Cape couple turns their home into cozy, comfortable music venue
Walk into the Underberg house and step into a home that's somehow also a music venue: at once welcoming and professional, with a dining room above a den, separated by a railing, all red brick and dark-stained wood with white walls and low lights.
It's an intimate setting, with room for 38 people, plus Larry and Jean Underberg, and a few more can squeeze in at the edges. A tip bucket for suggested donations is emptied into the musicians' hands at the end of the night. But Larry Underberg said he and Jean don't collect any money from this.
"It all goes to the artist," he said.
Jean Underberg said they started offering home concerts about 15 years ago. At their peak, the Underbergs hosted 15 shows per year.
"We've had everything from two girls and their guitars to a six-piece blues band, full drum kit and everything," she said, which got a little interesting in the small space.
Jordyn Shellhart and Baylor Wilson were Sunday's two singer/songwriters with guitars. Both live in Nashville, Tennessee, where the music scene skews to country and blues, with an edge of alternative, Larry Underberg said, and Shellhart and Wilson's music fits that bill.
Shellhart and Wilson are quick to point out they are not a musical duo. Cape Girardeau is on the final leg of their Real Friends Tour, show No. 17.
Wilson said she was excited to be able to stop in Cape Girardeau.
"It's our second leg, after we went through Texas and Oklahoma," she said.
Their final stop will be Bowling Green, Kentucky, next week.
Wilson graduated from Belmont University in Nashville last year, she said. While there, she met Alex Mehner, whose father, John, is friends with the Underbergs.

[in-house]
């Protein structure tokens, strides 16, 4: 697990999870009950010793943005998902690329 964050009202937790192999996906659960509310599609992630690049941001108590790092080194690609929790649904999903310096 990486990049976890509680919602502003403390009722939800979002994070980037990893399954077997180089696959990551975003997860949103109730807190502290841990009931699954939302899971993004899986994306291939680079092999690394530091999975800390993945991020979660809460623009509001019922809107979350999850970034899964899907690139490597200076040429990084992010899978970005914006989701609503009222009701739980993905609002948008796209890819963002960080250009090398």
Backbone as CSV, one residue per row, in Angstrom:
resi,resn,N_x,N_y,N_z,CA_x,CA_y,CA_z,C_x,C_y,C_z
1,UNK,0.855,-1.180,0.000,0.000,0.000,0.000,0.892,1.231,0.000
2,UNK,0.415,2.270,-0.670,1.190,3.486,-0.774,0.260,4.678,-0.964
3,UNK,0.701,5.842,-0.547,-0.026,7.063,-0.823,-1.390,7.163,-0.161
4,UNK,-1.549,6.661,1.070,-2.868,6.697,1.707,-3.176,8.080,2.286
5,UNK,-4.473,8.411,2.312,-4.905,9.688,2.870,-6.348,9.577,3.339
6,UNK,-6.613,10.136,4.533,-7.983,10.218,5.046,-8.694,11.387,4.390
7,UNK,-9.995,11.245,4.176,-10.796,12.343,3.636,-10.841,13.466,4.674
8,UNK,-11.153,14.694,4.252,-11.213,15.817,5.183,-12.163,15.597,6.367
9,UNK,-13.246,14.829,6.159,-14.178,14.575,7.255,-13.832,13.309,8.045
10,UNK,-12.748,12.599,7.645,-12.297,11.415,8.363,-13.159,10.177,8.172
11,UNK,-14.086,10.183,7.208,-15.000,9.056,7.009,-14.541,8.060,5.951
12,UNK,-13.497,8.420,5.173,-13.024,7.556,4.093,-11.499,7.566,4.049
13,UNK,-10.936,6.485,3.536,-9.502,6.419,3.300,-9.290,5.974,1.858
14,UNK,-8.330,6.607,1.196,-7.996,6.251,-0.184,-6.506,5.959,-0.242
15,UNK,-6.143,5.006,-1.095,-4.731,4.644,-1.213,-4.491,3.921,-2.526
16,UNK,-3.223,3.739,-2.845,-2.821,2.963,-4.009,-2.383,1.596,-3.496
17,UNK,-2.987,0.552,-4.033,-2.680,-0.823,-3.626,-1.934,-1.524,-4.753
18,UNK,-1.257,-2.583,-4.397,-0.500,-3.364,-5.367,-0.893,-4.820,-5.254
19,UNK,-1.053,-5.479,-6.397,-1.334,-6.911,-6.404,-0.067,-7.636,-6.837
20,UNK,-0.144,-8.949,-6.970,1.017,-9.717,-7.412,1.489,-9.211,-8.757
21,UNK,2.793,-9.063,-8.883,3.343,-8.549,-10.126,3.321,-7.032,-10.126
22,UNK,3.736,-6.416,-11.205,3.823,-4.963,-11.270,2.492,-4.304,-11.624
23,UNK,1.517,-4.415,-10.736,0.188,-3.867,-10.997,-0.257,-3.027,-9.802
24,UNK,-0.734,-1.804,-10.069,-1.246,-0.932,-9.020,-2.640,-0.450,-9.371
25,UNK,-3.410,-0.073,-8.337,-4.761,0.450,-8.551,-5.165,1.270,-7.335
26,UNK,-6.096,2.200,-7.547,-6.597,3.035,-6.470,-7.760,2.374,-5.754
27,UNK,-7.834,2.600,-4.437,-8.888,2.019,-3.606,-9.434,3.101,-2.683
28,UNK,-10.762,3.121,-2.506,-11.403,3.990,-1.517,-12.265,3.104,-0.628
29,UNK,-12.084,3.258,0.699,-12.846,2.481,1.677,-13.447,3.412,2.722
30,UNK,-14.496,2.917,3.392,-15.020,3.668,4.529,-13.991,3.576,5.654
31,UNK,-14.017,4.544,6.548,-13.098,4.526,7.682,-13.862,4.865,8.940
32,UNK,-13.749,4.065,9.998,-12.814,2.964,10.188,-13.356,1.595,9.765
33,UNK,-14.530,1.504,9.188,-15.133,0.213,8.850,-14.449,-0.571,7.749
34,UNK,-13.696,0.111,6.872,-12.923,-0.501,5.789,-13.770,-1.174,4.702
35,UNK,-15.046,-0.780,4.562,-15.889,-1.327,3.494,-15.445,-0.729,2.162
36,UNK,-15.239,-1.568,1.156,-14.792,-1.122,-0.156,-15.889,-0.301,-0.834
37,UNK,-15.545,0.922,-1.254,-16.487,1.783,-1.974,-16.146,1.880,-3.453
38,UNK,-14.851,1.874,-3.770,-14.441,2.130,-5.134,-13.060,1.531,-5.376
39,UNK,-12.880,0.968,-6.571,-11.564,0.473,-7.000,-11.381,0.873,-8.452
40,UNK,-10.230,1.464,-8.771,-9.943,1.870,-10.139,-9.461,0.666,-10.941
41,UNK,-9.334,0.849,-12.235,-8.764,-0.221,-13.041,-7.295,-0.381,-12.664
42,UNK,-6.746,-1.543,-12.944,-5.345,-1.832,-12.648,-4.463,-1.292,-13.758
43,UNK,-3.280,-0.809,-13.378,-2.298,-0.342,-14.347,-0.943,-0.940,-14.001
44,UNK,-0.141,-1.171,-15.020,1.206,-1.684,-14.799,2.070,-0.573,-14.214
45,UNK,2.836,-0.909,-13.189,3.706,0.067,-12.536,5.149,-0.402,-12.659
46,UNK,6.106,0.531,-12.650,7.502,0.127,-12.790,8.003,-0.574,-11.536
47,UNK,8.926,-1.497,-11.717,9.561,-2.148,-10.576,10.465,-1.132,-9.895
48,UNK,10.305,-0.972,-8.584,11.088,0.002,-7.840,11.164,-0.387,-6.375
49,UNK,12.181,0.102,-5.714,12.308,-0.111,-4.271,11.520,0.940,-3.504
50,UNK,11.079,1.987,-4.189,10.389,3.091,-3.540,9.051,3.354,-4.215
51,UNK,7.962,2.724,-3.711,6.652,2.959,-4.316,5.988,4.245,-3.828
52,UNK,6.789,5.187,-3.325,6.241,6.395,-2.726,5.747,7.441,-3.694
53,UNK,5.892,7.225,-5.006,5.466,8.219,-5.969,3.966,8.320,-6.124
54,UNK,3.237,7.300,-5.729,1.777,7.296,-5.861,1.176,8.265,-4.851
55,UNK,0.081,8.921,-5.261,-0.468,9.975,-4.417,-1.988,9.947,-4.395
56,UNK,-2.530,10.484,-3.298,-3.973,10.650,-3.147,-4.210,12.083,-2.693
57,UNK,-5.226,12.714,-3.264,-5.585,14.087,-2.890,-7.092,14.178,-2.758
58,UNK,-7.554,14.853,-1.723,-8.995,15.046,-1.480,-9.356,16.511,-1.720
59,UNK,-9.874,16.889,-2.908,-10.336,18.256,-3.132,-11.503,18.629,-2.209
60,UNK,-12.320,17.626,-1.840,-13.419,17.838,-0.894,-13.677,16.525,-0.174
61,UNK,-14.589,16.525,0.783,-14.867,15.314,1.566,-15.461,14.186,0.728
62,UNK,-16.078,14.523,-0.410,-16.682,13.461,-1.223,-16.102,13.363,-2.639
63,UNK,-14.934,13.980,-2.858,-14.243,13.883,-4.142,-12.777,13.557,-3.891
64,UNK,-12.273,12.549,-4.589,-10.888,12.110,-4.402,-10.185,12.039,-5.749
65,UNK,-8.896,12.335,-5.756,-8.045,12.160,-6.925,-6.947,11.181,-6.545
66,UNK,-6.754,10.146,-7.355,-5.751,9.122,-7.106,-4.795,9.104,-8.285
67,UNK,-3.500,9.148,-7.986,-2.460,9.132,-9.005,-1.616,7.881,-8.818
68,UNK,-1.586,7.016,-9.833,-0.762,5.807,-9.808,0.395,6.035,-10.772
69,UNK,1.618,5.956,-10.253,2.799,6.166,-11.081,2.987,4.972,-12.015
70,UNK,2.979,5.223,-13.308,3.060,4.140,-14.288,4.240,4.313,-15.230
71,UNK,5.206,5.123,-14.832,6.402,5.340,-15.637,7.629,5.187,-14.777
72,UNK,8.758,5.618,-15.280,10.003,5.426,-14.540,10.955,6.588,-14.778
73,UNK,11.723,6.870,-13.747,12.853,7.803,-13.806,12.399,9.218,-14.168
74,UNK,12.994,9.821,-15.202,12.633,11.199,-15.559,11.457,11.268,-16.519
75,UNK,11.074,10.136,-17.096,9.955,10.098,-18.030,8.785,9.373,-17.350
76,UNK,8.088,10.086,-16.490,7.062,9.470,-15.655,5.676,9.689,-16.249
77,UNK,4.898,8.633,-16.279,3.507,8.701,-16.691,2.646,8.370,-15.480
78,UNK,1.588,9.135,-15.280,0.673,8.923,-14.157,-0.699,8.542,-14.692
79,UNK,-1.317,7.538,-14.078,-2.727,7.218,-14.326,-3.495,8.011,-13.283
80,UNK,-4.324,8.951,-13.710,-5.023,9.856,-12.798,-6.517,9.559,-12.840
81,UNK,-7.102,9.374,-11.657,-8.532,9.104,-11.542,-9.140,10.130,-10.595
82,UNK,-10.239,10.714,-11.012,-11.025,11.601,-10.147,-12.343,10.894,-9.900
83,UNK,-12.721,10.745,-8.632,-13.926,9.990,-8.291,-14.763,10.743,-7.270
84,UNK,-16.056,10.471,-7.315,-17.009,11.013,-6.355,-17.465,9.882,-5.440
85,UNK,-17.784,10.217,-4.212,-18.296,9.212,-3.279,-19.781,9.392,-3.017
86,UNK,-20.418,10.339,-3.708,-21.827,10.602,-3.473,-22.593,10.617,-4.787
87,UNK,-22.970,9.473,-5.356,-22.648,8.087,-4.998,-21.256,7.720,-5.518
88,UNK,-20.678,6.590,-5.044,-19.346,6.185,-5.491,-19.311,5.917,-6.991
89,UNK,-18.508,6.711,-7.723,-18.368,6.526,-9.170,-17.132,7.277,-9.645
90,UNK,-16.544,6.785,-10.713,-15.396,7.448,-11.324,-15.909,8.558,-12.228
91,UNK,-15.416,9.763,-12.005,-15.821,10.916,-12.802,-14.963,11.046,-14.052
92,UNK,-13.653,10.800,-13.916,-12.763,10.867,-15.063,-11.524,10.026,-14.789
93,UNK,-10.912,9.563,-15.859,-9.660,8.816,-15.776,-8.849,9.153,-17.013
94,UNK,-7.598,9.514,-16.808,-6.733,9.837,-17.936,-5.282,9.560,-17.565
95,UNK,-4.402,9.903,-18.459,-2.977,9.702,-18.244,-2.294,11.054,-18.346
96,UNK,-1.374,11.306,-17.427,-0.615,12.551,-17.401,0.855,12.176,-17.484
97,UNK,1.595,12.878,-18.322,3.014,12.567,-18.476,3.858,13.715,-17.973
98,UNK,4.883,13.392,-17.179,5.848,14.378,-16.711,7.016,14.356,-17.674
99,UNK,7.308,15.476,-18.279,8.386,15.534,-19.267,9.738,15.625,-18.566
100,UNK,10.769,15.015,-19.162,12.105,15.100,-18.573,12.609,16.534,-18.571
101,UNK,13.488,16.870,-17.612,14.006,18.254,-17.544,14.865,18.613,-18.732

"That's how this came about," Jean Underberg said.
Wilson said she and Shellhart have almost opposite stories. Wilson, who was a contestant on CBS' "Survivor" with her mother and made it to the top five, went to school at Belmont and signed with Seagayle Music, Brad Paisley's publishing company in Nashville.
Shellhart, who said she has written music "forever," signed her first publishing deal with Seagayle when she was 14 and landed her first recording contract at 15.
Larry Underberg said at one time, he and Jean were scheduling acts well over a year out, "but we're a little more flexible now." This allows them to pick up more artists heading to St. Louis or Nashville -- drop-ins, he called them.
Wilson and Shellhart's tour consisted mostly of house shows, Wilson said during the set, which they preferred.
"You've heard of the Bluebird Cafe?" she asked the crowd, referring to a Nashville venue known for its intimate setting and first-rate performers.
House shows such as the Underbergs' were more like the Bluebird Cafe, Wilson said, not like playing in a bar.
"We tried to do a Bluebird show in a bar once -- didn't go well," Wilson said.
Shellhart said she thought they'd wind up playing nothing but covers after the first couple of original songs weren't well-received, but both musicians are singer/songwriters and would rather perform their work.
Shellhart and Wilson took turns performing, with Shellhart going first. She opened with a song she wrote about a boy because, she said, "no one does that," to the crowd's laughter.
Shellhart's songs took a more confessional note, as if drawn from real-life experiences. Shellhart's light twang with a hint of soul behind it played like a rainy night in cowboy boots, drying in front of a fire.
Wilson's approach was more dynamic, opening with a song of her own and segueing into Sheryl Crow's "All I Wanna Do," urging the crowd to sing along.
Larry Underberg said the concert series grew out of his work as a communication studies professor at Southeast Missouri State University, where he delves into the relationship between music and protest.
"[The series] kind of grew out of my interest in protest rhetoric," he said. While the series has evolved over the last 15 years, Larry Underberg said he hopes it continues as it has been.
Pertinent address: 1122 Patricia St., Cape Girardeau, Mo.